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Knock on wood

French-manufactured aircraft have a tradition of being based on wooden airframes. There’s Avions-Mudry’s CAP 10B, and the Jodel, for example. It’s not something one really thinks about, though; in most people’s minds aircraft are based on metal or composite airframes, maybe with the exception of classic tube-and-fabric taildraggers.

Robin Aircraft displays its light turbine aircraft Aero Friedrichshafen in Germany this year. Photo by Sylvia Horne.

Wandering the halls at Aero Friedrichshafen (Europe’s leading show for general aviation) earlier this year, I come across a Robin, a French manufactured aircraft. I know them well, having flown in several when I lived in France. One could say I have a soft spot for them. 

I step a little closer. It’s a good-looking design, sleek, with a sliding canopy offering great visibility. On the spec sheet it’s classified as light turbine. I look around and notice the wing hanging from the ceiling. It’s made of wood, illustrating the various stages of completion of the wing construction. Wait, what?

I quickly corner a person wearing a Robin jacket. It’s Steven Bailey, an authorized sales partner for Robin. I ask him if this is really a wooden turbine aircraft parked in front of me.

“Yes,” he laughs. He explains why wood is an ideal material for airframes: “Wood is strong, but at the same time very light. There’s not a lot of vibration in flight, so it’s comparatively quiet inside the aircraft. Because wood flexes in turbulence, passengers will notice less of it than in composite aircraft. Wood doesn’t fatigue and the glue we’re using works better the hotter it gets. Wood is also easy to repair; if there’s damage to the wing, the wing can be fixed, whereas a composite aircraft would probably require a new wing.” Bailey also noted a safety benefit. "I wouldn’t recommend that you try this at home, but in the event that you had to ditch in the ocean, the wood makes the airplane float. It’ll go down eventually, but not as fast as a composite aircraft.”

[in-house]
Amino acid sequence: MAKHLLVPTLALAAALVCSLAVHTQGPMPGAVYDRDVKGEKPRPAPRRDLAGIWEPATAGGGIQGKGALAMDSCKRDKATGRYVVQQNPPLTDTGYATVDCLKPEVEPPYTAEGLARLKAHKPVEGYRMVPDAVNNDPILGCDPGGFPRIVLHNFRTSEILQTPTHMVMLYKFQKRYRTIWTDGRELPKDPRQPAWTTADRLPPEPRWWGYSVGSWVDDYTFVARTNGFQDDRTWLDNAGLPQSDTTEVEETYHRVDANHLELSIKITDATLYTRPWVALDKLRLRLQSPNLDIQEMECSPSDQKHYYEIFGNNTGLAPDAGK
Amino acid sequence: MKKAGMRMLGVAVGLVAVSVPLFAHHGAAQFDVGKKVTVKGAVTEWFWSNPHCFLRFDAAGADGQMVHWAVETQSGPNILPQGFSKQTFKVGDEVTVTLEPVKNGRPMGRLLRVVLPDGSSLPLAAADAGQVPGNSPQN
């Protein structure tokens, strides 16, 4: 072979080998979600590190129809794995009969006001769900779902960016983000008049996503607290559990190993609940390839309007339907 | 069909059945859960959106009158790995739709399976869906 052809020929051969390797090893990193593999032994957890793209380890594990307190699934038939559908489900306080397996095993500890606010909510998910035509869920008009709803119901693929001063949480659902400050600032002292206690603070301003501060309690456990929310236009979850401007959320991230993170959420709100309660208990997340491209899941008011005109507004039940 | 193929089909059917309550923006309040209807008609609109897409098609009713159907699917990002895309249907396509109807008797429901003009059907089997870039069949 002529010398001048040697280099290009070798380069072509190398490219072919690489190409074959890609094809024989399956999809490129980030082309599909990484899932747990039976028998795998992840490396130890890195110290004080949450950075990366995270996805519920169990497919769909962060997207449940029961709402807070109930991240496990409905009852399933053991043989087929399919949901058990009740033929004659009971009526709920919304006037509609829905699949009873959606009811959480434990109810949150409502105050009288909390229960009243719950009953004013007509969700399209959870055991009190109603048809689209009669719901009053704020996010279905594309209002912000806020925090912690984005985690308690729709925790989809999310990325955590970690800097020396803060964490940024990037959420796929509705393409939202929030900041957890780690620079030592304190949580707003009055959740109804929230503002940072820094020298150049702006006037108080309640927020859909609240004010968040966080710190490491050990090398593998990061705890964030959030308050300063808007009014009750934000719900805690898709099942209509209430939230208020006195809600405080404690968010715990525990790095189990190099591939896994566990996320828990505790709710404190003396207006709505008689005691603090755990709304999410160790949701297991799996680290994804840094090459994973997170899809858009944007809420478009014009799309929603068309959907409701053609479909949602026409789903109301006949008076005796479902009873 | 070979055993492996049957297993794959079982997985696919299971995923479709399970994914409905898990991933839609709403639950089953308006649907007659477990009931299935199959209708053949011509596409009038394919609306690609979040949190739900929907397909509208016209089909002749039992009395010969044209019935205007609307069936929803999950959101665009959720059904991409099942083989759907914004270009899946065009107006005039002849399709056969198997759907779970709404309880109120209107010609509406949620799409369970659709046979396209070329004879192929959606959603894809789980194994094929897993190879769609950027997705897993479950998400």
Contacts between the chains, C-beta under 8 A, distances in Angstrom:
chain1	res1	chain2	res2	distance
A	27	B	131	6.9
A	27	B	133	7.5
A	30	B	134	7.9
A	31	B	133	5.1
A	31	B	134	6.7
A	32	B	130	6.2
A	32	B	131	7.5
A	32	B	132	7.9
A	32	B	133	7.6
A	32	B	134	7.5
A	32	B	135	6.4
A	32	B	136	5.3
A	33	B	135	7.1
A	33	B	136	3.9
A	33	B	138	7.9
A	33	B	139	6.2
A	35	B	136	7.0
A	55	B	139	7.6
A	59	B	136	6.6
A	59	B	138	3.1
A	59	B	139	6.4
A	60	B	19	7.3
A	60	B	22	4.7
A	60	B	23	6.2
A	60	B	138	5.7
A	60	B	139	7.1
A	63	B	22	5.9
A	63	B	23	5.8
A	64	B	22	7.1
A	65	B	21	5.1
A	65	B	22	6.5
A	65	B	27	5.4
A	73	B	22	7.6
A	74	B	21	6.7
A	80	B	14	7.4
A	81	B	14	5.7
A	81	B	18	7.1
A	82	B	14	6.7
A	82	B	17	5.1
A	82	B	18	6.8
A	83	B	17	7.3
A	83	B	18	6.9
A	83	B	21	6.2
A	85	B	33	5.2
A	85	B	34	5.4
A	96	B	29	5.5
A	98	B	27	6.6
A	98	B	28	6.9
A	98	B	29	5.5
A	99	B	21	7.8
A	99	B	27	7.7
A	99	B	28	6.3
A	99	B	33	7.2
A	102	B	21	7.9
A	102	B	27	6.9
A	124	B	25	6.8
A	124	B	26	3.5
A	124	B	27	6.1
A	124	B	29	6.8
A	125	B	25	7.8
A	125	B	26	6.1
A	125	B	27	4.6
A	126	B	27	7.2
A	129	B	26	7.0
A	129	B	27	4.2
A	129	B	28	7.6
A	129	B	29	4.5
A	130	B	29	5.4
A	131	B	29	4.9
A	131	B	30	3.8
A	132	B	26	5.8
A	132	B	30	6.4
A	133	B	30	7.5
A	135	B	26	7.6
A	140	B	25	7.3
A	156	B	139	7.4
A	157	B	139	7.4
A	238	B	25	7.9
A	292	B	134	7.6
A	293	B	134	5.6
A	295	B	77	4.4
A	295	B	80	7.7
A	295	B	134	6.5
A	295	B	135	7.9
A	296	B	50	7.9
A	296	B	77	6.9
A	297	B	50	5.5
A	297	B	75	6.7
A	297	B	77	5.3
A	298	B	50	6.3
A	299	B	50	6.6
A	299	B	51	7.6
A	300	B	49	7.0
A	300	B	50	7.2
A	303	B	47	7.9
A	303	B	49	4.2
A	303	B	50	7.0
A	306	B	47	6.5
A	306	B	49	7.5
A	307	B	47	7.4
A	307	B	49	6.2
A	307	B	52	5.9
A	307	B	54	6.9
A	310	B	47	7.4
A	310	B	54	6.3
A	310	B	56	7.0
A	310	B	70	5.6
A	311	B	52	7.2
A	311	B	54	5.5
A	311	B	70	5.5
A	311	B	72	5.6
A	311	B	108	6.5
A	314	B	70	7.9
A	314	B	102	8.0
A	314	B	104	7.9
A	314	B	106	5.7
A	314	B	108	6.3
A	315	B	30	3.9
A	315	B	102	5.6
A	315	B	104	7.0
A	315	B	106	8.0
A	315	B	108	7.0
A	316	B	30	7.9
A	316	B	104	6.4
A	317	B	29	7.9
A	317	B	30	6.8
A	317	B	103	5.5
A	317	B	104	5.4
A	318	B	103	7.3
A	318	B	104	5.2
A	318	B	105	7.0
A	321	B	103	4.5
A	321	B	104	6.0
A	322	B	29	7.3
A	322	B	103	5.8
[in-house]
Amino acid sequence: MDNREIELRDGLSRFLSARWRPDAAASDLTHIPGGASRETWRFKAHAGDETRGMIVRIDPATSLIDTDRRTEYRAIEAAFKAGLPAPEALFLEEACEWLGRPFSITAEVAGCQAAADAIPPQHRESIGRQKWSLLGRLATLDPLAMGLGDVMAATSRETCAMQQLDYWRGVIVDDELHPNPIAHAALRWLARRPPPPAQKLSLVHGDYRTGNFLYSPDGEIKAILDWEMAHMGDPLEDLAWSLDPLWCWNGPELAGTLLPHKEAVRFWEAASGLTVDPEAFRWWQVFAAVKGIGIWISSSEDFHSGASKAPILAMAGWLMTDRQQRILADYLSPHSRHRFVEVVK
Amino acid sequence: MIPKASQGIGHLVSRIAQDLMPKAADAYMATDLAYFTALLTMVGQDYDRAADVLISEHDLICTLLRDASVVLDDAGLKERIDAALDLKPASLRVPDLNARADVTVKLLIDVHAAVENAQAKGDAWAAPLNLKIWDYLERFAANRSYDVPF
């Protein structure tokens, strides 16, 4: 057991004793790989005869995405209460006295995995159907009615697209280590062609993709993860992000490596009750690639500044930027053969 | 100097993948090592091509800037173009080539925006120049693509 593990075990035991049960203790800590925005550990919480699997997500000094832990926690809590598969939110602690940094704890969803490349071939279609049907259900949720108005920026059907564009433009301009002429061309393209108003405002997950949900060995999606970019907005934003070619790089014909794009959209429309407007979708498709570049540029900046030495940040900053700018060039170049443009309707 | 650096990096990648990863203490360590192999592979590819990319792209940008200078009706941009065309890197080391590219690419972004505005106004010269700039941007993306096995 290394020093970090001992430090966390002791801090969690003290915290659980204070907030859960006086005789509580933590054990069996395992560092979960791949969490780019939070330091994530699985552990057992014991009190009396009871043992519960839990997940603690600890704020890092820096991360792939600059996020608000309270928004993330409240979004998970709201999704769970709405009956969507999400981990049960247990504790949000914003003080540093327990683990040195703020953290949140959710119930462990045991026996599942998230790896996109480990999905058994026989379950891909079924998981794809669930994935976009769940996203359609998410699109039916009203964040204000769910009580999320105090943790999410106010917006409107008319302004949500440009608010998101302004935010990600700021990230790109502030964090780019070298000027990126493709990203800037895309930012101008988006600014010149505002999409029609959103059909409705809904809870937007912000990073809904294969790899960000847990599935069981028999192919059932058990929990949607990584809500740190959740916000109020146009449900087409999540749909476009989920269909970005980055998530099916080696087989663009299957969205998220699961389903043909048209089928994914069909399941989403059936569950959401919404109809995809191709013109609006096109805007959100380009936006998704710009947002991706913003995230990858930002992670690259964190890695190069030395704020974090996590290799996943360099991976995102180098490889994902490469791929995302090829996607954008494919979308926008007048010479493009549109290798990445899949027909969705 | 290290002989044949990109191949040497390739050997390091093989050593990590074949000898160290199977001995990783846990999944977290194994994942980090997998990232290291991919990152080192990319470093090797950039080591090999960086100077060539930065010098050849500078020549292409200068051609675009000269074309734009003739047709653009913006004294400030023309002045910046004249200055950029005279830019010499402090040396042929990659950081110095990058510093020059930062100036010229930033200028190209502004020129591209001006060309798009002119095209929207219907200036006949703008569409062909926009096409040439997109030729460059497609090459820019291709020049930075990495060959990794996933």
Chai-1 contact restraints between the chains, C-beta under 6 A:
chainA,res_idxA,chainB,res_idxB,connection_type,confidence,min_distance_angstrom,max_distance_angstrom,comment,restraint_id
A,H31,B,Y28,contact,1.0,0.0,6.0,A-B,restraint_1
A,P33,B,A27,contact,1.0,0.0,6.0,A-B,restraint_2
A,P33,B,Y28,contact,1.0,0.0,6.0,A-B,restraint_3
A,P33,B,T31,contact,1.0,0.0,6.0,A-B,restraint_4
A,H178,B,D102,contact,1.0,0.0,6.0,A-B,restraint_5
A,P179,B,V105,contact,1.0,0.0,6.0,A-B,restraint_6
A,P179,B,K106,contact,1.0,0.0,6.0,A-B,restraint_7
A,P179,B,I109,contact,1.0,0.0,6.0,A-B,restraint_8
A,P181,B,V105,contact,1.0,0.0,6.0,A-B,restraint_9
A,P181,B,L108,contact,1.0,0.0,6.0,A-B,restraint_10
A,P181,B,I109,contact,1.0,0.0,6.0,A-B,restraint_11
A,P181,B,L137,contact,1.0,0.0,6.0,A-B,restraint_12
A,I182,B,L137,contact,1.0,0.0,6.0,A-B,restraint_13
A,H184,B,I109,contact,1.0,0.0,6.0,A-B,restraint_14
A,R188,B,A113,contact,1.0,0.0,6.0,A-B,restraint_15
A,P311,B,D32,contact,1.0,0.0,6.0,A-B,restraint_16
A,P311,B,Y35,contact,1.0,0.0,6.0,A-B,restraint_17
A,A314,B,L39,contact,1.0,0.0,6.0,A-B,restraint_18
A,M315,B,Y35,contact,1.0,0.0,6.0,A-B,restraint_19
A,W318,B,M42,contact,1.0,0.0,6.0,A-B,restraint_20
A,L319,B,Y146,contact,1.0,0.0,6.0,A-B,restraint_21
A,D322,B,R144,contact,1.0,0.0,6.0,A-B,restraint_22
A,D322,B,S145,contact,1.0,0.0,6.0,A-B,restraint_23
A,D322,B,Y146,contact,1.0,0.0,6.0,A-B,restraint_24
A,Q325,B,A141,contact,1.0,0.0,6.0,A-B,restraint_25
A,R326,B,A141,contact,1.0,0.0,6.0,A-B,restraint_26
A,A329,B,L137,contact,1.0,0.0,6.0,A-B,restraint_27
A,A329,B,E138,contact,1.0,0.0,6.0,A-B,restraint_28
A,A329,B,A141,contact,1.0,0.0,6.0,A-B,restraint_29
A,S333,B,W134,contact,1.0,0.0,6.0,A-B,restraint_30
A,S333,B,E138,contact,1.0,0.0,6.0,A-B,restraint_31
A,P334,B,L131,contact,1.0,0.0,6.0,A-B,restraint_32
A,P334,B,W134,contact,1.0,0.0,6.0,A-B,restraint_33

Robin Aircraft’s show exhibit includes a wing demonstrating various stages of its construction. Photo by Sylvia Horne.

The wood used to make the wings and the airframe (yes, the whole aircraft is made of wood, with the exception of the cowling and the fairings) differs depending on the workload. Areas likely to experience stress are made of a wood as strong as mahogany, but from a sustainable source; most other areas are made of spruce, because of its flexibility.

Bailey adds that the wooden airframe by itself weighs less than 220 kilograms (485 pounds). A fully equipped aircraft would probably weigh 630 kilograms (1,389 pounds), which makes for a useful load of 399 kilograms (879 pounds).

I slide my finger over the shiny, pearly paint on the wing. I can feel the wooden spars. Smooth. “The wood is covered with a really thin light-weight fabric (Diatex). This smoothes the wood, creates an even surface and makes for a better finish when the aircraft is painted,” Bailey explains.

The Robin’s turbine engine is a French-made Turbotech. The aircraft can run on “anything, probably even Scottish whiskey,” jokes Bailey. But seriously, the Robin can burn Jet A, automotive diesel, avgas, UL91, and—with a little tweak to the injection system—also hydrogen.

In case visitors didn’t 'get' the idea of what the aircraft is made of, the N-number on the light turbine aircraft spells it out. Photo by Sylvia Horne.

It seats four people and in- and egress is possible from both sides by sliding the big canopy forward. Surprisingly, the gear is not retractable. “At the speed the aircraft is going, the drag caused by the gear is minimal.” Bailey explains: “Daniel Triques [Robin’s chief engineer from 1972 and still active in the company] has always maintained that retractable [gear] is not worthwhile for an aircraft cruising at less than 150 knots. Adding it would add to the weight, reduce the useful load and add to the price of the airplane.”

Talking about price: The airframe of this light-turbo aircraft is based on Robin’s DR401, except for the engine cowling. That’s where pricing starts at around $350,000, though the price has not been set, yet, and will need to increase to allow for the engine.

If there’s one big downside, it’s that a wooden turboprop will require patience: Certification isn’t going to happen for a while because of the European rules and regulations, and the installation of a turbine engine in a light aircraft. Bailey also mentioned that working with wood requires a very special skill set, a highly trained workforce, and therefore a longer production time.

Watch this space.

Sylvia Schneider Horne

Digital Media Editor
Sylvia Schneider Horne is a digital media editor for AOPA's eMedia division.
Topics: Turboprop

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